The 2021 Climate Summit and Sustainability at MTSU


Story by Cassie Clark / Contributing Writer


President Biden made multiple commitments to combat climate change at the 2021 United Nations Climate Change Conference held from Oct. 31 through Nov. 12. The White House outlined those commitments in a press conference.

Before the summit, Biden announced a framework for the Build Back Better Act, a bill that includes “the largest effort to combat climate change in American history.” The White House said the bill would invest in a “21st-century clean energy economy” including plans for clean transportation, agriculture, buildings and more.


Biden has also committed to reaching a net-zero carbon emission economy by 2050. In addition, he, along with over 100 other countries, pledged to curb methane emissions by 30 percent by 2030, according to the BBC.


This commitment to change has spread throughout the country and has since been upheld by local students for environmental change here in Middle Tennessee.


Students for Environmental Action, SEA for short, is an organization at Middle Tennessee State University committed to promoting sustainability.


Alexander Laudeman, President of Students for Environmental Action, said that the US approach to climate change thus far has been “almost bizarre” compared to the approach from other first-world countries.


“I am glad to see that there is this communication happening now,” Laudeman said. “My only concern is whether that practically will happen… it’s a very complex issue, and maybe it doesn’t necessarily have to be,” he said.


“I’m very optimistic seeing that the US actually has a goal now,” said SEA vice president Zepher Barber. Barber said that limiting emissions is the best place to start when enacting a plan to combat climate change. “It’s really great news to hear,” she said.


Laudeman and Barber believe that having a plan is the first step toward making a change. Applying that to MTSU, Barber explained that the school does not have a climate action or sustainability plan. In contrast, other public universities in the state, such as the University of Tennessee Knoxville, do.


“We lack so much in having a generalized methodology to how we’re going to address sustainability as an institution,” Barber stated.


Barber said that MTSU could also do a better job of making sustainability initiatives wider known to students. “As a university, you have a responsibility to educate those using your service,” Barber said. She explained that most of the work of getting students involved in projects on campus is done through SEA rather than a centralized office for sustainability, which many other institutions have. Without that office and a list of goals, it is very difficult to track progress.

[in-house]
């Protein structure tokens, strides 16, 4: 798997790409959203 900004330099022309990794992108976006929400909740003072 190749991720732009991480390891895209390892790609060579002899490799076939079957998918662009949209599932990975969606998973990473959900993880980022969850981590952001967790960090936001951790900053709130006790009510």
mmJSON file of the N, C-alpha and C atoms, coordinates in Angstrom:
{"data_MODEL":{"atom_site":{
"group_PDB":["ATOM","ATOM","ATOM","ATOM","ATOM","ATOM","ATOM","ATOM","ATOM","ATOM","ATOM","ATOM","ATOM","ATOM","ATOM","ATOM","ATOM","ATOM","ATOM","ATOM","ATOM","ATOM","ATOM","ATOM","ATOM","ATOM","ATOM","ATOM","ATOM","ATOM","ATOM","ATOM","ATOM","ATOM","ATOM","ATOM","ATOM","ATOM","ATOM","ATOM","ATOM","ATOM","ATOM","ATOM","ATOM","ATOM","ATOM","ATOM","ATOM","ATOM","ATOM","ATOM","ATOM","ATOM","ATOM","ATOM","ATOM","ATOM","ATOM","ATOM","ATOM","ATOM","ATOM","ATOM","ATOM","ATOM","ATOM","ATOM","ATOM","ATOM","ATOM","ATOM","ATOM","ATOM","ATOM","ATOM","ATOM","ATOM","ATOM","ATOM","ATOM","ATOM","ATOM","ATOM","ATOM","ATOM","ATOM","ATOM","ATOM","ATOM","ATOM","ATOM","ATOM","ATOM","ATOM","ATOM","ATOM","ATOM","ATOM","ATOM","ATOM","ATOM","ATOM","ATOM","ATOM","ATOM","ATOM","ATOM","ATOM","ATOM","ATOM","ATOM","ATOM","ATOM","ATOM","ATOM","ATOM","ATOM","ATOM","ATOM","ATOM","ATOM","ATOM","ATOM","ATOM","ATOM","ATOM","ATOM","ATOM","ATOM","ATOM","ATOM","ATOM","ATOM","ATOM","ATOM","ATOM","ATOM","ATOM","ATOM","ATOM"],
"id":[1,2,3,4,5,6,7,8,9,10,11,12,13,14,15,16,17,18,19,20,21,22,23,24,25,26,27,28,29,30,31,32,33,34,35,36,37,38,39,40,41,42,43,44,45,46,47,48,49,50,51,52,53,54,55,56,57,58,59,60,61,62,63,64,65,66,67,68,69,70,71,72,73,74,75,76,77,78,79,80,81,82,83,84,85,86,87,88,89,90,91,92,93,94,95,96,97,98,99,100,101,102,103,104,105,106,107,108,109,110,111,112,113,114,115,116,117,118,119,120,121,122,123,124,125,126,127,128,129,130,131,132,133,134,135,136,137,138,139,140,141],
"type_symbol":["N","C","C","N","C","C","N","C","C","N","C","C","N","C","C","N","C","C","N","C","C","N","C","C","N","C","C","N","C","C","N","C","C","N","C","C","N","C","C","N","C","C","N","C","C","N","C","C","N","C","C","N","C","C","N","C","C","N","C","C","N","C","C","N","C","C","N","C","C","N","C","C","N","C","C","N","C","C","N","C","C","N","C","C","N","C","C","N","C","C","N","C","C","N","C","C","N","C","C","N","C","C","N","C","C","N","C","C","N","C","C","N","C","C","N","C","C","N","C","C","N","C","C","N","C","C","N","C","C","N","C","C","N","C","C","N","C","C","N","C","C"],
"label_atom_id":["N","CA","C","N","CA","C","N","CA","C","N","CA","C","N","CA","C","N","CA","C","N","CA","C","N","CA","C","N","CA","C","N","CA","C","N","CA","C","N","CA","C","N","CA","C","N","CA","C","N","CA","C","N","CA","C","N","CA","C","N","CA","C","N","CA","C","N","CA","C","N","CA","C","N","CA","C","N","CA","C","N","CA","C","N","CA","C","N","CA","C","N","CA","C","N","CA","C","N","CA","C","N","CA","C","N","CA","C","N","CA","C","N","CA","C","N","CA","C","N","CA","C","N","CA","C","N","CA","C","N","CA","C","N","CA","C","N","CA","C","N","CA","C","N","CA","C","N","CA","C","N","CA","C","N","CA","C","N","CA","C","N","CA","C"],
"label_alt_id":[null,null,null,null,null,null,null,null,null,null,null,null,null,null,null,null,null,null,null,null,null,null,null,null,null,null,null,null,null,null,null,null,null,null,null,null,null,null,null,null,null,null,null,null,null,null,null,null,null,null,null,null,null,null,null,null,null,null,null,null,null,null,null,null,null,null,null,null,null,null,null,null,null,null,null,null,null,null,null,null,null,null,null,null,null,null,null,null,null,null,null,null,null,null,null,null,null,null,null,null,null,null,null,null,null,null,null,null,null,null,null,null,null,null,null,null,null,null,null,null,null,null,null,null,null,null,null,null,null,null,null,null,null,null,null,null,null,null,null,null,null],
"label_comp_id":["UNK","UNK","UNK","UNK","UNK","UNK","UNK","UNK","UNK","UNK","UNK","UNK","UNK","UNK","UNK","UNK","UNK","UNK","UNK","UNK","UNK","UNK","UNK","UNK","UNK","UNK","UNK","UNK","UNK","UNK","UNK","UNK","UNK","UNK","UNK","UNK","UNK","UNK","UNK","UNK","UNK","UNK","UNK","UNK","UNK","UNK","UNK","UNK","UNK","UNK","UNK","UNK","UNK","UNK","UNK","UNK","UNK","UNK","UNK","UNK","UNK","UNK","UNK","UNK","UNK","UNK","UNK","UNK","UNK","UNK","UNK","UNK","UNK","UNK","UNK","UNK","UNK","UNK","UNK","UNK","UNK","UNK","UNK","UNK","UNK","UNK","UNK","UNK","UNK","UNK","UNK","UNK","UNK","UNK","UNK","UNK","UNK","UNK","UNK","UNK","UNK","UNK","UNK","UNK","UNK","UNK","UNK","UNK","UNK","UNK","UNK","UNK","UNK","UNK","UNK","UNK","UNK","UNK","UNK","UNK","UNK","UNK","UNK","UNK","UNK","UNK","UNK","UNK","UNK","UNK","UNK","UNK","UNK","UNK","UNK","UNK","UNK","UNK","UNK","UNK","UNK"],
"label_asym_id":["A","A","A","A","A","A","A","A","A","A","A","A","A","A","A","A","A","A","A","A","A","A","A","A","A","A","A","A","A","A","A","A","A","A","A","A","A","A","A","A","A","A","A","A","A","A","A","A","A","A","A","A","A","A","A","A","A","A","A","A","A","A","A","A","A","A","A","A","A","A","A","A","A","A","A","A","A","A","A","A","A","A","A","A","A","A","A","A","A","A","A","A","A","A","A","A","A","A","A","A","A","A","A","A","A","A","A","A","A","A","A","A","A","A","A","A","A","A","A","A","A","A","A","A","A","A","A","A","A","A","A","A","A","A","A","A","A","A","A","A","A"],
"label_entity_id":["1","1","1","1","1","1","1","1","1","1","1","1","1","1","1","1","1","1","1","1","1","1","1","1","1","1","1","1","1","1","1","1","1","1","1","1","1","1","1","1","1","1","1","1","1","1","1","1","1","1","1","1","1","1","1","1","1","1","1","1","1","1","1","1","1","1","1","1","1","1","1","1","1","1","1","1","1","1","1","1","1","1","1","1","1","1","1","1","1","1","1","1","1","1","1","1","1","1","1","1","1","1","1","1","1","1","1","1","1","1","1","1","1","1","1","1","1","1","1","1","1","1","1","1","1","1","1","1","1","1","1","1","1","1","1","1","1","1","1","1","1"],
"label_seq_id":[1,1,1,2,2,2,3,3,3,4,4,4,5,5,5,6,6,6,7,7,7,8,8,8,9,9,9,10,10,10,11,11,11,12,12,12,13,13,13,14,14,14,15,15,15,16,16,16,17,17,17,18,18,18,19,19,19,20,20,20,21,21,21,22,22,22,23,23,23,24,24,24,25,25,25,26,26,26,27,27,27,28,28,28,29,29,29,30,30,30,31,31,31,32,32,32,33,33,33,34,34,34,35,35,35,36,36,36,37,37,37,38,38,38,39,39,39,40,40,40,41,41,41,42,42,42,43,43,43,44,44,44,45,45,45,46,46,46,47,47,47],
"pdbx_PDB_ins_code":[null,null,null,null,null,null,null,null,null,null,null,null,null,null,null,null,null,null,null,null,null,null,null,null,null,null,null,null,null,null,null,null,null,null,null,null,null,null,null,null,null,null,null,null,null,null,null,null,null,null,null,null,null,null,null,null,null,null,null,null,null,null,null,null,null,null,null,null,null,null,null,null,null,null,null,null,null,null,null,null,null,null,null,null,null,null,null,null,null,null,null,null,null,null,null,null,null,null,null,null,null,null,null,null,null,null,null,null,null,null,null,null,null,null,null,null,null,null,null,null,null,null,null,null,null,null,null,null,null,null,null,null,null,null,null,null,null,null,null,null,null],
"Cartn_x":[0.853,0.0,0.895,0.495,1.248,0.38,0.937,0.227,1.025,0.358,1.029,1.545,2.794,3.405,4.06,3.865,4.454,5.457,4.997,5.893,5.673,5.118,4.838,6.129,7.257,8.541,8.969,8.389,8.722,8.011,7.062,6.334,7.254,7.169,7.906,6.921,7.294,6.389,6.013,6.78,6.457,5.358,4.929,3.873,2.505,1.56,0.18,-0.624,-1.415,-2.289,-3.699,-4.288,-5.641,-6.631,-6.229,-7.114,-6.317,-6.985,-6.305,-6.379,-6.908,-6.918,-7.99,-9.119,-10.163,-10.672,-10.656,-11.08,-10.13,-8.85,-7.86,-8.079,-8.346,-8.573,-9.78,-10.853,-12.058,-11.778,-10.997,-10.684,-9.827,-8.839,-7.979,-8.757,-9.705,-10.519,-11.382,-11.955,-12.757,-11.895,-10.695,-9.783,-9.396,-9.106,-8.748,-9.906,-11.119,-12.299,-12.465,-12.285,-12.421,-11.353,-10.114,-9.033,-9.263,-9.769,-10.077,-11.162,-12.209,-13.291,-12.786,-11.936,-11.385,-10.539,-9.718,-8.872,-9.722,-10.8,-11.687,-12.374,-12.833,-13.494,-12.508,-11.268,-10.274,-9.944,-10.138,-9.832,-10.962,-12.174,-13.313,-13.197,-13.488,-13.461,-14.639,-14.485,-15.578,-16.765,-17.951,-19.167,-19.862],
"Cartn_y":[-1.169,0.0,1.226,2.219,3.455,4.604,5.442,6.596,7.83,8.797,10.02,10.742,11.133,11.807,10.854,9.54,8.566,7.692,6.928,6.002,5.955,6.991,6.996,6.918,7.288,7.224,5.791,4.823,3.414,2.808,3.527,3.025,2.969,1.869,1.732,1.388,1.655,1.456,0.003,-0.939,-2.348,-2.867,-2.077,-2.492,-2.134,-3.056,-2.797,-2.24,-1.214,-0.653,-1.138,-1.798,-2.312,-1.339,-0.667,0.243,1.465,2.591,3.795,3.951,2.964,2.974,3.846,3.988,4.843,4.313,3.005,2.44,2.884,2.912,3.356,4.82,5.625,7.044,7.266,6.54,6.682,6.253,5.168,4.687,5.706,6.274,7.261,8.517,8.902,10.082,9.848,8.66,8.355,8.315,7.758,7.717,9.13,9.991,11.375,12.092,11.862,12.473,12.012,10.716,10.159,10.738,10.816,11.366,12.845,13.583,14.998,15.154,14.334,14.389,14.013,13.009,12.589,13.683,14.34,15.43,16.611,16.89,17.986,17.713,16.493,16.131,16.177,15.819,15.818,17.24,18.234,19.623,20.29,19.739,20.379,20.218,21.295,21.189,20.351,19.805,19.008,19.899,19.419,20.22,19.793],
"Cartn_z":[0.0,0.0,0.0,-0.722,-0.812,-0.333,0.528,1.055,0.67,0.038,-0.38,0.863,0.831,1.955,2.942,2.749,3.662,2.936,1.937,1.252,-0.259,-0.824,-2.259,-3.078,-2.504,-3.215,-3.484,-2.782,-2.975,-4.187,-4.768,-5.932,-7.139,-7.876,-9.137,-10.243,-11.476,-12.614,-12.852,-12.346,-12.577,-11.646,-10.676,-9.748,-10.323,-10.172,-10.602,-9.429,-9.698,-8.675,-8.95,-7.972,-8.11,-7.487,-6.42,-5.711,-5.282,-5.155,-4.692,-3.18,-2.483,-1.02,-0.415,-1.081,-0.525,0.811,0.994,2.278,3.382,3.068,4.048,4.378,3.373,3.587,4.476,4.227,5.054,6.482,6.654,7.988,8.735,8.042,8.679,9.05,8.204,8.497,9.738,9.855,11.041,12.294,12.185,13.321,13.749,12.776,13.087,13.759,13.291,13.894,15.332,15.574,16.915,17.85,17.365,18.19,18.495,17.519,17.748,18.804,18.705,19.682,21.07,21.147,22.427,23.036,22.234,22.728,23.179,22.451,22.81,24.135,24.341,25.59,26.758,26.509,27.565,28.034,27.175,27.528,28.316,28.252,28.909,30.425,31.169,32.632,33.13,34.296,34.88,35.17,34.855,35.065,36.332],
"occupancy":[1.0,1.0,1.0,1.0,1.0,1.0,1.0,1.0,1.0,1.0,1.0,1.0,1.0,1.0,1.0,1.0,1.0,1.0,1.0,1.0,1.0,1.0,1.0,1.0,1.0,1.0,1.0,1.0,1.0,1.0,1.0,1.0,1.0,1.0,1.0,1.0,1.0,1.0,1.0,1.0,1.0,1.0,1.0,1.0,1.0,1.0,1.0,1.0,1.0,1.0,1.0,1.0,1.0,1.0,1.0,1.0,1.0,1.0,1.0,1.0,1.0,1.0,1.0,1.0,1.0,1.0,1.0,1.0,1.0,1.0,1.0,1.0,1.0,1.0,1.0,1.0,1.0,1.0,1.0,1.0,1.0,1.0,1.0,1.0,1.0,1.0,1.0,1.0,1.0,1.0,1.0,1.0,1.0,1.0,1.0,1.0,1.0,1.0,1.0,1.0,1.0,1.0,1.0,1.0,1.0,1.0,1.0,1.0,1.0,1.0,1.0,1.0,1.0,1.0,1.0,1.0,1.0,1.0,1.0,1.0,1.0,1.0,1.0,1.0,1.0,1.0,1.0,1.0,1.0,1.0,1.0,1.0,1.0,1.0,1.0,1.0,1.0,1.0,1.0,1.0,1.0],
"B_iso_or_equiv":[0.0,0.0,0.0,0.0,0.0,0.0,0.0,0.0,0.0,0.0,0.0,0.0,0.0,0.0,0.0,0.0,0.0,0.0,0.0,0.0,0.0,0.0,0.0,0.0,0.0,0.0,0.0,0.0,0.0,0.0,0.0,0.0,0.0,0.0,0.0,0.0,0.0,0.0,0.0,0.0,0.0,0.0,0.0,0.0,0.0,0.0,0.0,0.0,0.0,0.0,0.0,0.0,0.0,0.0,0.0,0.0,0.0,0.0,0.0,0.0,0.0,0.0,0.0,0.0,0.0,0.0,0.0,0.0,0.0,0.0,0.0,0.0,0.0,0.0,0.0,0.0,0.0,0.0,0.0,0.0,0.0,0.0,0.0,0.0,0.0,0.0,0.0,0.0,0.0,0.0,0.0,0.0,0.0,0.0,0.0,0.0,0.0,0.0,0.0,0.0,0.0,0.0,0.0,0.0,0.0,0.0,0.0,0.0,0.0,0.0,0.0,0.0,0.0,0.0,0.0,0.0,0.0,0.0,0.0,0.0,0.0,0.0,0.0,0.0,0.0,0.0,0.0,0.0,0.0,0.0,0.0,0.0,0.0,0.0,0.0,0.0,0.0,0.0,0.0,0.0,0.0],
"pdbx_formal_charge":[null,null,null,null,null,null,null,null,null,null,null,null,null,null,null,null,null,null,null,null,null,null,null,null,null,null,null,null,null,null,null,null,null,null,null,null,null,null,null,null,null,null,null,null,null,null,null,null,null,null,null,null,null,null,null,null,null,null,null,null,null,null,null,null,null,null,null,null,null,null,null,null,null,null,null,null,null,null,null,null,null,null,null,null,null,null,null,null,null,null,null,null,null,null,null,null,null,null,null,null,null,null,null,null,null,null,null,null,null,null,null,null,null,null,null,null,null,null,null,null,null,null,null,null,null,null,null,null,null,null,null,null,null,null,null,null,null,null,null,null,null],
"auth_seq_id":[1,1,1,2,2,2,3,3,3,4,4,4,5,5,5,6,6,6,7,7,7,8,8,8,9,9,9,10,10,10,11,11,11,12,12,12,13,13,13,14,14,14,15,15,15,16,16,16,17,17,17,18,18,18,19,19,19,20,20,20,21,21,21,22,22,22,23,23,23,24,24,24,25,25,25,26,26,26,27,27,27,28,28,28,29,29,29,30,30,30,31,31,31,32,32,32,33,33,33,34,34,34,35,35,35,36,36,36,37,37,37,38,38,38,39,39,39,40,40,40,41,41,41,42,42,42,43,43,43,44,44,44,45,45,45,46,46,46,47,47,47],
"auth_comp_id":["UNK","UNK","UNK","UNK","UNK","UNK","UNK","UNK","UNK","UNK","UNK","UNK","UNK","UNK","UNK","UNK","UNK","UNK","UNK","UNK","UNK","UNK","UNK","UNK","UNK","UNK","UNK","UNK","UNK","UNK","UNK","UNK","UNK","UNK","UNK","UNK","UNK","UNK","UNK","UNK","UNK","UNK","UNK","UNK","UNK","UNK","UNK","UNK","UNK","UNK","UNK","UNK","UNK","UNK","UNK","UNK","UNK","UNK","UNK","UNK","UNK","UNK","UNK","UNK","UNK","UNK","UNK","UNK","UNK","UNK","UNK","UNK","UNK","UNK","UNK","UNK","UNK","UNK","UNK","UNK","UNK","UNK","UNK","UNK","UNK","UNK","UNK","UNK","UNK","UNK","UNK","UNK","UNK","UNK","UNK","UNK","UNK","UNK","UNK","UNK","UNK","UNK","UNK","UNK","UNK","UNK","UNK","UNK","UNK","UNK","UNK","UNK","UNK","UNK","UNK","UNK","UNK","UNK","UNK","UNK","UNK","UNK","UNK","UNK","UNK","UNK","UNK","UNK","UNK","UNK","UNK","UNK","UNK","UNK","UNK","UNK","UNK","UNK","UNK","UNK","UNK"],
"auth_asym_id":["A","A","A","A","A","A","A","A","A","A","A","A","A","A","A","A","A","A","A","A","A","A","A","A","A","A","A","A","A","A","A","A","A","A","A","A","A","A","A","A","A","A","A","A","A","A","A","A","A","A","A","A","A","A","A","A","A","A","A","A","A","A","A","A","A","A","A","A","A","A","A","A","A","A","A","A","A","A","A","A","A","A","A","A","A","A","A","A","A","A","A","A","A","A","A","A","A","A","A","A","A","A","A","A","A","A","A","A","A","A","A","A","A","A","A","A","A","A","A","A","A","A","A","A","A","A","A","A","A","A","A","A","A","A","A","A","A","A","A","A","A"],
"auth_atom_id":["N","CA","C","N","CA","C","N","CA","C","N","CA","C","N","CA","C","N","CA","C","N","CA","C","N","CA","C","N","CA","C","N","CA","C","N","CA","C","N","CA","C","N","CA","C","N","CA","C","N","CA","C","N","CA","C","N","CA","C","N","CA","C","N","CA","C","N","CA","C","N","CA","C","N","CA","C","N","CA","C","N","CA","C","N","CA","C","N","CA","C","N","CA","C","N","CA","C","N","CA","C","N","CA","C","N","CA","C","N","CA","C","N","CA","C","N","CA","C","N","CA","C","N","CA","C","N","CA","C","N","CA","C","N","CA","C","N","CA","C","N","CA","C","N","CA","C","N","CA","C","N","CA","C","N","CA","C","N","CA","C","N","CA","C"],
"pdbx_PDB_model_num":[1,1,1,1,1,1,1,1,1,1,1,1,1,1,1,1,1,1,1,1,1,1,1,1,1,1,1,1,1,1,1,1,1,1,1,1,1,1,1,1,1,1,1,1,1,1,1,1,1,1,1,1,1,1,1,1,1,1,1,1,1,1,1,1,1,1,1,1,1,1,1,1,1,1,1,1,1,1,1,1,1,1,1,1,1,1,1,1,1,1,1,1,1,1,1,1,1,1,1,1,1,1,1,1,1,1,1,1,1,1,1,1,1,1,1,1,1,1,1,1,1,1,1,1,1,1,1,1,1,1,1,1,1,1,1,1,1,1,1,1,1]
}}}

“We should always have progress on the forefront of our minds,” Laudeman said.


Laudeman stated that despite the lack of a plan from the institution, there are still plenty of people at MTSU doing work to promote sustainability. “It’s important not to understate just how much you get done on a community level. It can really be influenced by the climate of the entire nation,” he said, referring to Biden’s new initiatives.


SEA has multiple projects on campus. The organization does clean up during football tailgating, making sure recyclables are gathered.


The group is also building a “campus learning garden.” In the proposal for this project, Barber described the garden as a “growing space for MTSU students, faculty and staff.” The purpose of the garden is to promote education on sustainability and provide a place for the community to gather. A portion of the food grown will be donated to local food banks.


The funding for the project was approved a year ago, but due to COVID, it has had trouble getting off the ground.

Laudeman said the stall was “unavoidable,” but they are doing what they can with what they have.


Laudeman serves on the committee for the Clean Energy Initiative with SEA secretary Elizabeth Clippard. The project is funded by the Clean Energy fee, which is $8 per student per semester included in tuition. The committee accepts proposals for sustainability projects from anyone at MTSU.


Clippard’s favorite proposal that the committee has approved was a research project focused on analyzing the waste produced by the McCallie’s and Farmer’s Market dining halls at MTSU. The information will be used to determine ways the campus can more sustainably produce food.


“I would love for more students to submit proposals,” Clippard said, as most proposals the committee receives are submitted by faculty. The application, along with all past proposals, is available on the Clean Energy Initiative’s website.

To contact News Editor Toriana Williams, email newseditor@mtsusidelines.com.

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